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  • Writer's pictureAllison Carey, LMFT

Conflict in Family Business: How to Identify and How to Resolve

Updated: Jul 14, 2022

Family businesses can build tremendous wealth and success. They can also devolve into conflict-ridden family systems that struggle to sustain relationally, emotionally, and, ultimately, financially. The biggest takeaway I can give you is this: BE PROACTIVE. As an Executive Coach and Family Therapist, I work with families in the therapy room and in the office. Not surprisingly, there is incredible overlap between these two environments. I will teach you how to recognize signs of conflict before it spirals into a situation that is difficult to recover from.

Defensiveness is a prominent trait in most struggling relationships, whether it is between a leader and their direct reports and/or between members of a family system. If you find yourself regularly becoming defensive towards somebody, or find them being defensive towards you, this most likely means that there is ongoing, unresolved conflict.

Taking Space

When you find yourself becoming defensive, this is not a good time to be communicating with the person that you are feeling defensive about. You are likely to do more harm than good because you are less likely to have productive conversations and elicit a positive response. Instead, respectfully step away from the conversation, assuring the other person that you will re-engage in the conversation later once you’ve had a chance to think about the issue at hand. This will allow you to calm your body and mind, and give you the greater ability to choose your response versus being driven by emotion in the moment.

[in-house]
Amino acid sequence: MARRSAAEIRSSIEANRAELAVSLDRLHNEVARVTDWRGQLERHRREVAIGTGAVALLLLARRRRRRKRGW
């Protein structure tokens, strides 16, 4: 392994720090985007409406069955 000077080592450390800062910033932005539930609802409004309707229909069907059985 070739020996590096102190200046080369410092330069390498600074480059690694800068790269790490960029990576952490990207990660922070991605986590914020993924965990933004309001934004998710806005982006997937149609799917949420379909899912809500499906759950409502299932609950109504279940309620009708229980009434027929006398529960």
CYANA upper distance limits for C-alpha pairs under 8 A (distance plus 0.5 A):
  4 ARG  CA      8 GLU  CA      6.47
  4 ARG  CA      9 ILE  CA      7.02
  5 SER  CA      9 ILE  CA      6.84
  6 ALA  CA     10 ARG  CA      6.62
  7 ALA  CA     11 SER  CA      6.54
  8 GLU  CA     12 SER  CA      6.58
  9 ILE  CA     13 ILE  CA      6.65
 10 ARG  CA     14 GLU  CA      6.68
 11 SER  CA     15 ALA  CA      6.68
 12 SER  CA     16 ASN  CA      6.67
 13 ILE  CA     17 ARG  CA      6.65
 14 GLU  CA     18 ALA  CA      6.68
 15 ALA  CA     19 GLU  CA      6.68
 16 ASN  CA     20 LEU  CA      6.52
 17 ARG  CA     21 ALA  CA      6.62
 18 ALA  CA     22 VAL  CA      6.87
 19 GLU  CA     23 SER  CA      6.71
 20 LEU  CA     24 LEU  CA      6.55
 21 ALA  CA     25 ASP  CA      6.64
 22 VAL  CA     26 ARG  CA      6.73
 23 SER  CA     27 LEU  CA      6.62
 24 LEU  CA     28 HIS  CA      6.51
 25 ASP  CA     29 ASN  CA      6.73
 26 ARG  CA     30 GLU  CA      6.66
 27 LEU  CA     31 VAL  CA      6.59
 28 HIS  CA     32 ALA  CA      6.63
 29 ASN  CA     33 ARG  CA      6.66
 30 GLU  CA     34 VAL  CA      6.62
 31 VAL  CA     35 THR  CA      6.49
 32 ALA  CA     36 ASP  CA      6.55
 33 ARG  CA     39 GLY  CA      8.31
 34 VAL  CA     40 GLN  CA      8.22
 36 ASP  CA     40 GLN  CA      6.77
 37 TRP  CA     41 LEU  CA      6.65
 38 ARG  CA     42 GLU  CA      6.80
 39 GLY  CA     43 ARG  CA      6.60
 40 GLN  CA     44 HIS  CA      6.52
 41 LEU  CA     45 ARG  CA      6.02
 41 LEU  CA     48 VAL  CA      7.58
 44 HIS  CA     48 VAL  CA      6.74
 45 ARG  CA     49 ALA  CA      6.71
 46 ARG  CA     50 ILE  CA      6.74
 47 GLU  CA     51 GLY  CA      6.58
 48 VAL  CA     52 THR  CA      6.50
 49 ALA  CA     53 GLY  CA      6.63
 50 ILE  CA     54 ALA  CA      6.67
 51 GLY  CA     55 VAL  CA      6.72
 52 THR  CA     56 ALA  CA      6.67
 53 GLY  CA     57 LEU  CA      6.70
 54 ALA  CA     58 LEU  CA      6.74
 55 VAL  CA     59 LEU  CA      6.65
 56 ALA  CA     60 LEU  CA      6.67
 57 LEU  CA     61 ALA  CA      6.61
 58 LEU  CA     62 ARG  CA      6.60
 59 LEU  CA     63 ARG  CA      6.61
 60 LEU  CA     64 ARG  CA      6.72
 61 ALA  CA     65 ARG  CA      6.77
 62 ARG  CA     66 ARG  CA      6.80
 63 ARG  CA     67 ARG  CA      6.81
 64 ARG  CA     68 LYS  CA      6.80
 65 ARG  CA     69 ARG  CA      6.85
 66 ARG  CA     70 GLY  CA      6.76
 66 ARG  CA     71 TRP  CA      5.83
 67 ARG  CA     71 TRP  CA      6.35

While you are taking this space, work to increase your level of empathy towards the other person. One way to accomplish this is to work on perspective taking. Even if they themselves have poor behavior, you will improve your own communication by working to understand what may be driving their thoughts and behavior. This does not mean that you are excusing any irrational or harmful behavior on their part, but instead you are gathering more data and coming back to the conversation in a more informed, calm place and with a better understanding of what the other’s needs may be.

Do you ever find yourself replaying a lived scene repeatedly in your mind or repeatedly imagining how you might manage an upcoming interaction with someone else? We are all familiar with ruminating in this way and it is wholly unproductive. Generally speaking, rumination does not bring about better results at home or in the workplace. Our minds often go to this place to try to better prepare ourselves for future interactions but, paradoxically, the actual result is that we are winding up our nervous systems and are much less likely to communicate in a calm and centered manner.


Practicing mindfulness is one way to center yourself and wind down your nervous system when you are ruminating. When you are in a state of rumination, you have less control over your thoughts and emotions; instead, stress is driving the train. By practicing mindfulness, you are bringing conscious awareness to your thoughts and feelings, thereby increasing control over your internal processes. I invite you to read "How to be a Mindful Leader: Emotional Intelligence for Workplace Success" to learn more about the value of mindfulness and leadership.

Support System